My initial pitch for this residency, and one that I’ve fancied for a while, is to set a number of exercises based on Modernist poets. These are some suggestions in brief.
Avoid synonyms. Try to use the plain word. If the same object appears several times in your poem, call it the same thing each time. (This is also a useful exercise when translating. If the original uses the same word over and over, there may be a sound pattern or a visual pattern or a meaning pattern that you will lose if you use a different synonym each time. Keeping to this rule is very challenging when translating Rilke’s Sonnets to Orpheus).
Try taking out as much “a” and “the” as you can. Compress compress compress. Bunting compares this process to mosaic: avoiding glue and choosing words that neatly shoulder each other. It is noticeable in Bunting’s masterpiece Briggflatts that the nouns carry great sway: the poem is full of things next to other things, full of thinginess.
“stone shouldering stone, the dice
polished alike, there is
no cement seen and no gap
One can be grateful that Bunting, and the other Modernists, committed themselves all their lives to following their chosen method. At the same time, it seems bizarre to do so now, unless you have an innovation of your own, and that’s your sales technique. Such a cost.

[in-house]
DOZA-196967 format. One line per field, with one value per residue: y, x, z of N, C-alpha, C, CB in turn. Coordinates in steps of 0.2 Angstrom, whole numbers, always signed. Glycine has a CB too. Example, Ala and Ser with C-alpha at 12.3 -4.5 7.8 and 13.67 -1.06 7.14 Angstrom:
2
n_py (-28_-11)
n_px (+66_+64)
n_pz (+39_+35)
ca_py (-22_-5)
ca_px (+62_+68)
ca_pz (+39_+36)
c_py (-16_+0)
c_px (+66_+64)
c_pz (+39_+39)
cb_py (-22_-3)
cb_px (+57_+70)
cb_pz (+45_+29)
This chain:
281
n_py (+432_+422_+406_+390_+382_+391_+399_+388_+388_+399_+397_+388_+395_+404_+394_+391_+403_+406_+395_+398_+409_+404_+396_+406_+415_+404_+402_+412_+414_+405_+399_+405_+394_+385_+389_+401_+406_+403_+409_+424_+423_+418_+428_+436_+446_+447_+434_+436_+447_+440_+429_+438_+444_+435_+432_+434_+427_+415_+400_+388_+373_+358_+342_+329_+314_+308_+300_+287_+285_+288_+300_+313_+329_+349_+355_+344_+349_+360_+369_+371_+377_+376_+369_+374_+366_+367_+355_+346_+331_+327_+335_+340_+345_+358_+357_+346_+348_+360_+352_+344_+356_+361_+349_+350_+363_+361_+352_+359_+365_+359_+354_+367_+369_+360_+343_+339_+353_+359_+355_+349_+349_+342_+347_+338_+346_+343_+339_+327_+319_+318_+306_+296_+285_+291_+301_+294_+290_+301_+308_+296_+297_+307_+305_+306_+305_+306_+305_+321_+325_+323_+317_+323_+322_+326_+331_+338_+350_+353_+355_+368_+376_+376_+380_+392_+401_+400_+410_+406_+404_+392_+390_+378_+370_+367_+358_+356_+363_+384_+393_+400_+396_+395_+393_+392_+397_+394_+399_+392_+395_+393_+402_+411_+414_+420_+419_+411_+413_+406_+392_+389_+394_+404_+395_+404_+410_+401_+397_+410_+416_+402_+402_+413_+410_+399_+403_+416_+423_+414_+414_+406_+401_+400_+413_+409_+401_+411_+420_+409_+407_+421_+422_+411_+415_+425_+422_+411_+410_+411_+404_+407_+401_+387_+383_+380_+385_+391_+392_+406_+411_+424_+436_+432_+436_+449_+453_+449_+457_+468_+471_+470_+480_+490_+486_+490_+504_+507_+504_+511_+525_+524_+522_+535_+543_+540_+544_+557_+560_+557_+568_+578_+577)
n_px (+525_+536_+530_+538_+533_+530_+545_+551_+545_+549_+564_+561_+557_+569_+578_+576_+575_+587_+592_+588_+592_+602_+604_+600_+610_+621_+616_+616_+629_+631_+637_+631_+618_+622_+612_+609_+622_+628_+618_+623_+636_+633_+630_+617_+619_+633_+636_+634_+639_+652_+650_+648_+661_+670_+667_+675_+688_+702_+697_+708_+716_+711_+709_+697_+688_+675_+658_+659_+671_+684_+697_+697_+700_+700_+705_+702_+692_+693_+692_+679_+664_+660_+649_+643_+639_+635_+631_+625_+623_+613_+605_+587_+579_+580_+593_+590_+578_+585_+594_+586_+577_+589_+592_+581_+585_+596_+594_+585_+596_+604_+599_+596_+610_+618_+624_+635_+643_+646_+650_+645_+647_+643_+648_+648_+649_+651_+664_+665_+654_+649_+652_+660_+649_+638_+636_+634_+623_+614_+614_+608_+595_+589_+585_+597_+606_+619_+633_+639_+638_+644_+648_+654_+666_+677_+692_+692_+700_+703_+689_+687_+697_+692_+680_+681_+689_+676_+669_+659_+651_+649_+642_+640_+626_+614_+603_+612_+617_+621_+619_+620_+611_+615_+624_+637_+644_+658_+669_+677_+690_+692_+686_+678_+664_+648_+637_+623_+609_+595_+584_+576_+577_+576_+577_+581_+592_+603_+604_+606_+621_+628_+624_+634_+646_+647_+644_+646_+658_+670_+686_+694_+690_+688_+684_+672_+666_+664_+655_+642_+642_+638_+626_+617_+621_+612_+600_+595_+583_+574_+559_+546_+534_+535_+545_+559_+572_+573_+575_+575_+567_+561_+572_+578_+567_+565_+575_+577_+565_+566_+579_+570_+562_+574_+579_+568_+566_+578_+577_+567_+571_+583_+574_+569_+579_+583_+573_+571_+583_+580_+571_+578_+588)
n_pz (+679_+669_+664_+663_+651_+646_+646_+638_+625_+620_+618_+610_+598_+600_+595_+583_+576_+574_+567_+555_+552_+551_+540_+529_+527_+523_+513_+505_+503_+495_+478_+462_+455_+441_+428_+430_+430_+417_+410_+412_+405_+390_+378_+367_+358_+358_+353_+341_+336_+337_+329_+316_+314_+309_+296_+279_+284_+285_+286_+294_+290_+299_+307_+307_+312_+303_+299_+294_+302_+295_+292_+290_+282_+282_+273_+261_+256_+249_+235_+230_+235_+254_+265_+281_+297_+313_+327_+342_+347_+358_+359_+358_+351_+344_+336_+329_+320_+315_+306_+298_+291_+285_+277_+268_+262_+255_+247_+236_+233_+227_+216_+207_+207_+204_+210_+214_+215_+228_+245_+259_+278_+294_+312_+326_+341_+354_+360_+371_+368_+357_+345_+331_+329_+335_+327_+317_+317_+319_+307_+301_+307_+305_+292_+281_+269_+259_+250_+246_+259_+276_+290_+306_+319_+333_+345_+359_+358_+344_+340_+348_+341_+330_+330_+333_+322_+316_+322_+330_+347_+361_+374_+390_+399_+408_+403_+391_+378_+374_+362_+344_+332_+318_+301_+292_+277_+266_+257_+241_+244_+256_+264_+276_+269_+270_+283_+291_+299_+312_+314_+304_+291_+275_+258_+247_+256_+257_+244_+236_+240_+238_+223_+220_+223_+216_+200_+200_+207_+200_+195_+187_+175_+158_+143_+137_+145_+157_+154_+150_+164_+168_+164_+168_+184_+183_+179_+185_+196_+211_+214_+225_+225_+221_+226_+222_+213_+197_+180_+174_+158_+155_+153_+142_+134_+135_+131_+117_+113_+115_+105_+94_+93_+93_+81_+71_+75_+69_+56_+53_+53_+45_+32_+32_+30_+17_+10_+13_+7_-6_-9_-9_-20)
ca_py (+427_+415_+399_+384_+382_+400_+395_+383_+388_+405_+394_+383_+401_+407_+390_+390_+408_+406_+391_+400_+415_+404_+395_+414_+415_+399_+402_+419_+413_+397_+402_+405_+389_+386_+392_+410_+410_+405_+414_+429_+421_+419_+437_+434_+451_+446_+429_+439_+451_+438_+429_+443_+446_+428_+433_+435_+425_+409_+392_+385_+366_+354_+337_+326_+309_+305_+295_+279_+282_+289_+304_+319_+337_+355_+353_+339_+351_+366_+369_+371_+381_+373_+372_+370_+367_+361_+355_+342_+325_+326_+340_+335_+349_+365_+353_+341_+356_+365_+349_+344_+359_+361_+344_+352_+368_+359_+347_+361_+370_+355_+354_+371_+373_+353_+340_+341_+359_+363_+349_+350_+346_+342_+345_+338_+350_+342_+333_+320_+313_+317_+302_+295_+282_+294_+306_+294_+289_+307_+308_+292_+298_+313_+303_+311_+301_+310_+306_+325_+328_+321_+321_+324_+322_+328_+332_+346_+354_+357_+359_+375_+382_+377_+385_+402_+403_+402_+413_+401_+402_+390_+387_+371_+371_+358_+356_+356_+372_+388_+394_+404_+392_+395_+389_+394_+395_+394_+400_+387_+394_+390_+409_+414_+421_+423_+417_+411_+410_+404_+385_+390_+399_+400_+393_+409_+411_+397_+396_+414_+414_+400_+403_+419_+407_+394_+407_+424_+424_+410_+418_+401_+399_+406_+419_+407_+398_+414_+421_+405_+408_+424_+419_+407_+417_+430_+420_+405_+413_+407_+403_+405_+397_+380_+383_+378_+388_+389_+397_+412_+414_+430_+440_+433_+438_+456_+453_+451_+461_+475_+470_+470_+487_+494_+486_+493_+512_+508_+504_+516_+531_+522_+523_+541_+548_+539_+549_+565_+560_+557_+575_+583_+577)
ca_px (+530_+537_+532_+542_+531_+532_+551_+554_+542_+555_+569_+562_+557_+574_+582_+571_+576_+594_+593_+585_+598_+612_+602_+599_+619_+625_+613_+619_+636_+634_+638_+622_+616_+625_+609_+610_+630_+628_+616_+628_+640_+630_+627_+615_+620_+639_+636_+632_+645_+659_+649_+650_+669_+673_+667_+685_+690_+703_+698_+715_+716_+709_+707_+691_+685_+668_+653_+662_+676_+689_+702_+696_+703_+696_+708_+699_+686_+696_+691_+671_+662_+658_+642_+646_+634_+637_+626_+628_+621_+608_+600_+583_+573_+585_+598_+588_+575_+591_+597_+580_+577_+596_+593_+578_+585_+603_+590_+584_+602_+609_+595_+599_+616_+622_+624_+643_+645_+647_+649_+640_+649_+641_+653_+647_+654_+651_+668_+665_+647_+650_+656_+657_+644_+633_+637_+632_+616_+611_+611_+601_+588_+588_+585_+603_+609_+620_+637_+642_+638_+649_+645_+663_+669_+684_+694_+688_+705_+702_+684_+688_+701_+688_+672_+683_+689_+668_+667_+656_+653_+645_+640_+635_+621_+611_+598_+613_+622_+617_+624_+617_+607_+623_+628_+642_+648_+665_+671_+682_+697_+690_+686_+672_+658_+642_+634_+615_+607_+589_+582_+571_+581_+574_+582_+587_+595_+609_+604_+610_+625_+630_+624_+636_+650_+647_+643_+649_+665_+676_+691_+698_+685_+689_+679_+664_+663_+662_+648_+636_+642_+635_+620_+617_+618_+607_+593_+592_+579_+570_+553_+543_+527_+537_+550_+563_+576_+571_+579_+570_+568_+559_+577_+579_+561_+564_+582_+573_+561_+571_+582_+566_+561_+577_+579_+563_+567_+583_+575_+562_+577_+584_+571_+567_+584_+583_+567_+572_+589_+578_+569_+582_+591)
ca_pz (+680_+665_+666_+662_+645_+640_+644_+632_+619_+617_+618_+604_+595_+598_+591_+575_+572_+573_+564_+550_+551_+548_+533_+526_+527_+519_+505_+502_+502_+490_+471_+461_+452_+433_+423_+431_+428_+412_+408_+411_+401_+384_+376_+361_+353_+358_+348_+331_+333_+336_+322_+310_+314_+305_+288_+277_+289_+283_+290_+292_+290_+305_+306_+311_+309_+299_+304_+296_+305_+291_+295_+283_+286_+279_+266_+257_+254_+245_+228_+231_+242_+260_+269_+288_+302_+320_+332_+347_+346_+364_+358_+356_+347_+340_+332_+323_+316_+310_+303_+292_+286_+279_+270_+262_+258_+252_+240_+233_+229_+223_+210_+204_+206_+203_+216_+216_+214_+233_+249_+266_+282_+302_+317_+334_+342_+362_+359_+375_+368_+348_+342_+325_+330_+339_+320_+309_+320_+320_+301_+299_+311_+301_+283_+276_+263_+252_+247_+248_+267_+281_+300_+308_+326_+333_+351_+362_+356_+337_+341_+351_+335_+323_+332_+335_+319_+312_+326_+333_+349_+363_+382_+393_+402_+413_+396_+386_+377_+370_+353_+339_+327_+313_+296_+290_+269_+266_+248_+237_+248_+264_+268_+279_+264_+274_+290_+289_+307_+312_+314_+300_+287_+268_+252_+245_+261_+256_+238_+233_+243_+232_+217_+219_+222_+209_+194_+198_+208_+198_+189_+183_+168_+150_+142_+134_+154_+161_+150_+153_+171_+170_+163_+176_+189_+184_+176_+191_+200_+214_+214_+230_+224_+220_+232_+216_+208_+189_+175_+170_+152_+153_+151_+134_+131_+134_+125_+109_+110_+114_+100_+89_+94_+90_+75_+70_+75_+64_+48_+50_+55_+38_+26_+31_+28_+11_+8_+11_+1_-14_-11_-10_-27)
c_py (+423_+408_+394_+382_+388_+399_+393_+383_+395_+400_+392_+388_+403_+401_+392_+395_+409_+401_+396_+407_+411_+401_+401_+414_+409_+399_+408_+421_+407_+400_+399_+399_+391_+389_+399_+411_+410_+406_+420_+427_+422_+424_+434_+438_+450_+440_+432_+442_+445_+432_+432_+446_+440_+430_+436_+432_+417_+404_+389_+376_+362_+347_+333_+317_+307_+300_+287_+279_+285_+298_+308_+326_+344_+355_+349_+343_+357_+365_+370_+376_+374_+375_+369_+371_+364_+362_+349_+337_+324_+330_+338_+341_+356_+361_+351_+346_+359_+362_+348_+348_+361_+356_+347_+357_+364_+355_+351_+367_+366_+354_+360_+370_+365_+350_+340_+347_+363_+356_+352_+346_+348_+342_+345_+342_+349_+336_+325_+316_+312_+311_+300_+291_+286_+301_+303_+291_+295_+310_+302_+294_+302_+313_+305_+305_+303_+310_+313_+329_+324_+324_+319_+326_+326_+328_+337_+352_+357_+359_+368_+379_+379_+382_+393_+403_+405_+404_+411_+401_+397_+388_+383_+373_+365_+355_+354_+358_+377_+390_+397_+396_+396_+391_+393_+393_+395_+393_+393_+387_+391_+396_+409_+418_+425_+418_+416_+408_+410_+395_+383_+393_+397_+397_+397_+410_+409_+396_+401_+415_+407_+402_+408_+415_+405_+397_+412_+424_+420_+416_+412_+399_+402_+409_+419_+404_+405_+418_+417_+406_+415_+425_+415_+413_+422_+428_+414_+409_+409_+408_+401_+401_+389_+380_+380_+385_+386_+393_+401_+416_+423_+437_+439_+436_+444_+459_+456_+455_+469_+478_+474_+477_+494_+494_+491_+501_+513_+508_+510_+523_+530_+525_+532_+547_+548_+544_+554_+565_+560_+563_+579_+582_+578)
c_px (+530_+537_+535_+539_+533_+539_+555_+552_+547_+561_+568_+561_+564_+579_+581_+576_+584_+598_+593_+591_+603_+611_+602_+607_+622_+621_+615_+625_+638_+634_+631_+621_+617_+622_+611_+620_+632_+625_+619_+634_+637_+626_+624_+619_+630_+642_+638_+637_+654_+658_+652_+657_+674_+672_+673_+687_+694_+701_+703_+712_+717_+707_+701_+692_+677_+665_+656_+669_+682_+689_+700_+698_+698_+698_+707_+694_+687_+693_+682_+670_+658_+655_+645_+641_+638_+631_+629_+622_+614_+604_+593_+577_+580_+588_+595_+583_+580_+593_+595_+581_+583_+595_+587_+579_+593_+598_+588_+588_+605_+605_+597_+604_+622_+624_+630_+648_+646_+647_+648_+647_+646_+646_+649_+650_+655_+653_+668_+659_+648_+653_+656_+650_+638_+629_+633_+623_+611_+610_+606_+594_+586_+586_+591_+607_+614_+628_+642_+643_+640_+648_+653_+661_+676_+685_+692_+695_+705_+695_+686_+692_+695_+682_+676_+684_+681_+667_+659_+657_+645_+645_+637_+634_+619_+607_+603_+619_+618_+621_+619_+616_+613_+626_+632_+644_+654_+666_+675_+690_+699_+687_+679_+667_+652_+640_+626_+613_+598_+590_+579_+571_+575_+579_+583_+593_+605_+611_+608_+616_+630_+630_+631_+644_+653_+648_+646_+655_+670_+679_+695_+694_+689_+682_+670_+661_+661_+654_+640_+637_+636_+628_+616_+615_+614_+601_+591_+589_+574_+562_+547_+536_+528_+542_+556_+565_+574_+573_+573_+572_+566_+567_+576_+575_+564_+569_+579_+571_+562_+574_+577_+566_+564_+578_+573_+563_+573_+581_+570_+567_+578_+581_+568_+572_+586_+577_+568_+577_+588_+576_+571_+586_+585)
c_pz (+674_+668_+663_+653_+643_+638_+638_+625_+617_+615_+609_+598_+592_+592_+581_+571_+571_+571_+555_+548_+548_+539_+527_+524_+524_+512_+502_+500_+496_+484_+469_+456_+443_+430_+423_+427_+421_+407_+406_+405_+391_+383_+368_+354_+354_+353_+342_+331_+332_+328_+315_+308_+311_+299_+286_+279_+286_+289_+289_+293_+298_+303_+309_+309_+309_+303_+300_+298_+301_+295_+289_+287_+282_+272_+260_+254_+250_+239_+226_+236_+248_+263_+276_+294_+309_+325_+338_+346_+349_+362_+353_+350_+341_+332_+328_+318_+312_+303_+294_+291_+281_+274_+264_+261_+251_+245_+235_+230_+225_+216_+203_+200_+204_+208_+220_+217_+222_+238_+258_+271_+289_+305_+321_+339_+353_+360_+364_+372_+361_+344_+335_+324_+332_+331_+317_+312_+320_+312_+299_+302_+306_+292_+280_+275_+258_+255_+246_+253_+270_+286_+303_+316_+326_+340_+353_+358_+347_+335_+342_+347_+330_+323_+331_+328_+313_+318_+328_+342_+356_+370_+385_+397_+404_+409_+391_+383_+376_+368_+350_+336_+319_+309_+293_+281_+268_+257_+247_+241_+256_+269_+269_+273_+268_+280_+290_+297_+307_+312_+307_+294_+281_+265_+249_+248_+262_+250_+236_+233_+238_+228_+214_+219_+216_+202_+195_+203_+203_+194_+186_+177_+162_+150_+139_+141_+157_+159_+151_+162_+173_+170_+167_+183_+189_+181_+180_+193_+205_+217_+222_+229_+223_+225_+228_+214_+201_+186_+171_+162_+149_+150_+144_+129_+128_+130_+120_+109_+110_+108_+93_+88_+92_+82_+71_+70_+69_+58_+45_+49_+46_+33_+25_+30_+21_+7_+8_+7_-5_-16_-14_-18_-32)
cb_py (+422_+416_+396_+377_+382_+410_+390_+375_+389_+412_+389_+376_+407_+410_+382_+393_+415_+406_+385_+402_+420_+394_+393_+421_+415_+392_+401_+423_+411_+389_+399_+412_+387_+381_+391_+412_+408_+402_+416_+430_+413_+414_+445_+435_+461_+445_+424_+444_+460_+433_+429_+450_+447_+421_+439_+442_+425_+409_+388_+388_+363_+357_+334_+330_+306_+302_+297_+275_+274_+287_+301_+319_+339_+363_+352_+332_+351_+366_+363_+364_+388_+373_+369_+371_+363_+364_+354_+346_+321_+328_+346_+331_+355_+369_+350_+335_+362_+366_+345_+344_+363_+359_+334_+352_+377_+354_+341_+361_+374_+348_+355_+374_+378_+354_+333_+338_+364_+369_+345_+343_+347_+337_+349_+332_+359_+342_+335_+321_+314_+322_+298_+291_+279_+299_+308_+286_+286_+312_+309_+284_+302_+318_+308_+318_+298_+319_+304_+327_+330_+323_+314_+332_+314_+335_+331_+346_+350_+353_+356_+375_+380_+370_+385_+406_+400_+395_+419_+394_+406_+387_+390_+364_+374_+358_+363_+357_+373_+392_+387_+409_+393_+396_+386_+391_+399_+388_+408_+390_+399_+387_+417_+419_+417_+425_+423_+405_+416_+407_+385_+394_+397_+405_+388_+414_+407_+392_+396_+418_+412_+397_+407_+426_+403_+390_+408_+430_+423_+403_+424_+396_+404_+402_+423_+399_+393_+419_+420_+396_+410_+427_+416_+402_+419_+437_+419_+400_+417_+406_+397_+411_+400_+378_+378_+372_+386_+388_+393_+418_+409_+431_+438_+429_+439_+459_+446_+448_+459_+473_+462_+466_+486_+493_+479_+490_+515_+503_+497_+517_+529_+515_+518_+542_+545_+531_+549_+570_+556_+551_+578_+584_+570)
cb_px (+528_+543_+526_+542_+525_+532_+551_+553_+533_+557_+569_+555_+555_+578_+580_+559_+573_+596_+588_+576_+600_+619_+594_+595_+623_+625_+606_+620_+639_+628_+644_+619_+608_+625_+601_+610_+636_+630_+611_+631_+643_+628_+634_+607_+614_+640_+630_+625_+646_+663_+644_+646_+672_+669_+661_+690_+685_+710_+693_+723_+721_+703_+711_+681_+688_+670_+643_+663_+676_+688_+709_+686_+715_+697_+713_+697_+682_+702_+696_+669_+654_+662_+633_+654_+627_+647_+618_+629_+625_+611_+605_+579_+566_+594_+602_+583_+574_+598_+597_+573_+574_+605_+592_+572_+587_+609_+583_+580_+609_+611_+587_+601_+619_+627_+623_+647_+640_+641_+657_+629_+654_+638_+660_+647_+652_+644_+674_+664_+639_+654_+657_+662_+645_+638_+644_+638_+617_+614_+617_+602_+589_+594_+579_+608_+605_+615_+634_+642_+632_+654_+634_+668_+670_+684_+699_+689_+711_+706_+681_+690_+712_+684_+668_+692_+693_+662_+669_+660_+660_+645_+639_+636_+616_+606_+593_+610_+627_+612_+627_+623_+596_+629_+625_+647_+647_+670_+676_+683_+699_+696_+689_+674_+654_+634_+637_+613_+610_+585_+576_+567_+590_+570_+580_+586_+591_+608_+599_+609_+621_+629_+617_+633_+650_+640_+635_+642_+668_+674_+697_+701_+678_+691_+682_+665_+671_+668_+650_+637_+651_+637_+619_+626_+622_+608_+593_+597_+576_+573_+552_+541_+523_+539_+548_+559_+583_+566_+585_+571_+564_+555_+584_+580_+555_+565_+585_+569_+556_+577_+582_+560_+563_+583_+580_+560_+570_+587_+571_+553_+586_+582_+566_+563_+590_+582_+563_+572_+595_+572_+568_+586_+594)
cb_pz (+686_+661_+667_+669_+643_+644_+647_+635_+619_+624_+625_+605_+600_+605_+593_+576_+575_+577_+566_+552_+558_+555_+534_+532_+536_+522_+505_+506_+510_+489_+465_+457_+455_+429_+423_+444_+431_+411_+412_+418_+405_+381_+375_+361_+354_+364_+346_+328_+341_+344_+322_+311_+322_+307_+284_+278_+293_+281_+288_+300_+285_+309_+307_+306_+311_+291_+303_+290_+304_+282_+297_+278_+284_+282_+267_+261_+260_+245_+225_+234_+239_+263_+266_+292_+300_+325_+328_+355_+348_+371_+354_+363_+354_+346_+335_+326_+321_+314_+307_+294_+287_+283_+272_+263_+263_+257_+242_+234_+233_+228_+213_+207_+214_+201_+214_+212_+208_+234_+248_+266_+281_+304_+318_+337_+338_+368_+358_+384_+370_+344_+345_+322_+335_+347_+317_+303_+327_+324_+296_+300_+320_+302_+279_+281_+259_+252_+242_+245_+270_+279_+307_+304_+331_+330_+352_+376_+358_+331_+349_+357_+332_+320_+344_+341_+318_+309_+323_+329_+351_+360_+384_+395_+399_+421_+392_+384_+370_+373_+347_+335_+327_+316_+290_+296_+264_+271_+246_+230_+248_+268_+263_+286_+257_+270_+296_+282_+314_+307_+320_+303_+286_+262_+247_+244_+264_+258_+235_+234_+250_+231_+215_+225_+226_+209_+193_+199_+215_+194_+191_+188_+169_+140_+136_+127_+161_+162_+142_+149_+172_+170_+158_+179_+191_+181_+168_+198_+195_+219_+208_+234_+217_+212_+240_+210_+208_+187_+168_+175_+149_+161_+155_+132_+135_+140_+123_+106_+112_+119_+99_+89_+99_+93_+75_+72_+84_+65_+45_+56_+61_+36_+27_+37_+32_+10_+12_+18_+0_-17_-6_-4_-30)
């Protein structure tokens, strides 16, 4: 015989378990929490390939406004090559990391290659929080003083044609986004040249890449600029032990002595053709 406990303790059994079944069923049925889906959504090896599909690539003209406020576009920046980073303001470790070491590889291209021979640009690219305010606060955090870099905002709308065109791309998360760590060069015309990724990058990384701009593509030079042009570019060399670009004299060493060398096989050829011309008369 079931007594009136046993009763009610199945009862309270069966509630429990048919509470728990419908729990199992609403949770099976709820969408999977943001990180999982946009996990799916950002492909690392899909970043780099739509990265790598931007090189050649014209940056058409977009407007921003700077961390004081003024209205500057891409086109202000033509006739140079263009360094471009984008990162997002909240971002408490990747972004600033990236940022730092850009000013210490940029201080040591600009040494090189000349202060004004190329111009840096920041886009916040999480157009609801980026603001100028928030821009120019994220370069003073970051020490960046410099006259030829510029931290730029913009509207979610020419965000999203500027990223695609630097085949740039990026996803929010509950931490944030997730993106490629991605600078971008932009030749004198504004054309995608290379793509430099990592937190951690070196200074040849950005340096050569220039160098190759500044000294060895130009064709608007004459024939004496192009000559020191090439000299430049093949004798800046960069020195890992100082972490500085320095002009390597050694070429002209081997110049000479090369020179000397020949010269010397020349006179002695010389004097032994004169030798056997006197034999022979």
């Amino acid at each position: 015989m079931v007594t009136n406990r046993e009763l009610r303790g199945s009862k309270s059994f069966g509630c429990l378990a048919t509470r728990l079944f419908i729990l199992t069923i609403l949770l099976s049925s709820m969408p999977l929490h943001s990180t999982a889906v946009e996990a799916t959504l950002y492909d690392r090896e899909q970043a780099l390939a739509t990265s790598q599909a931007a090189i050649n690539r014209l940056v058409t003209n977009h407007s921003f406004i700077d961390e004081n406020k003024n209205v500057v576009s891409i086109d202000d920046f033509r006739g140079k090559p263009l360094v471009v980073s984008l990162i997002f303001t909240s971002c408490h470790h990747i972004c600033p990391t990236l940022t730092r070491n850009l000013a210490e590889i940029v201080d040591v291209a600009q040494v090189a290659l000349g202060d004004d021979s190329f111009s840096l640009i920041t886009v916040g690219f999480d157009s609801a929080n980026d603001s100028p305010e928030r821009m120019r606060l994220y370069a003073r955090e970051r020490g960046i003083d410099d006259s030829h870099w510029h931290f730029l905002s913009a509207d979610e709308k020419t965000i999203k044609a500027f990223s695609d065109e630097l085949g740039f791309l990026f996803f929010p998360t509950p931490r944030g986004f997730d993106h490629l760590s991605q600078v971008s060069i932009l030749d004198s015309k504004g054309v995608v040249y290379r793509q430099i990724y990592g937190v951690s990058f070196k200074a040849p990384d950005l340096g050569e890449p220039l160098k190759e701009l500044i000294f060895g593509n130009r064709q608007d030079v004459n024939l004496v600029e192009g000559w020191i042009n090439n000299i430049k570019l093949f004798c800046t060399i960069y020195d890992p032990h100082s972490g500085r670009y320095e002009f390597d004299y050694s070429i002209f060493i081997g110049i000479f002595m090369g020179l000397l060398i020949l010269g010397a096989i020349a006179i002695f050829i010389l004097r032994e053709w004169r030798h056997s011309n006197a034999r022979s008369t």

Another neglected Brit. Many of the Modernists show an interest in bizarre baroque expressions, in no small part derived from the Symbolistes of the 19th century (much more than the Dadaists and Surrealistes of the 20th, who have managed to persuade the world they invented bizarre language collages and with a Freudian quality of revelation – or super-realism which is what the word mostly means). Pound right at the end of the Cantos pays homage to one only of the Symbolistes, Jules Laforgue, saying there were “deeps in him”. The deeps were not Freudian deeps, but a kind of chemist-lab exploration with language compounds, in order to get at the ‘immobile unique bliss of inorganic aggregates’. In other words, not to follow nature, but to get at something blissful by play and experiment, by putting words together that do not normally get put together. This cannot just be done randomly, nor can it be done with a sense of being in a general mood throughout the piece you write. It’s something more on the surface of things: making a different surface.
Consider a Mina Loy poem like ‘Human Cylinders’:
This is what comes through: a refusal to say it plain (the opposite of Bunting, yet with some of the same underlying interest in compression and angularity). Loy is also wonderfully anti-sentimental, without too much sadism in confronting bourgeois morality. She is very much her own poet.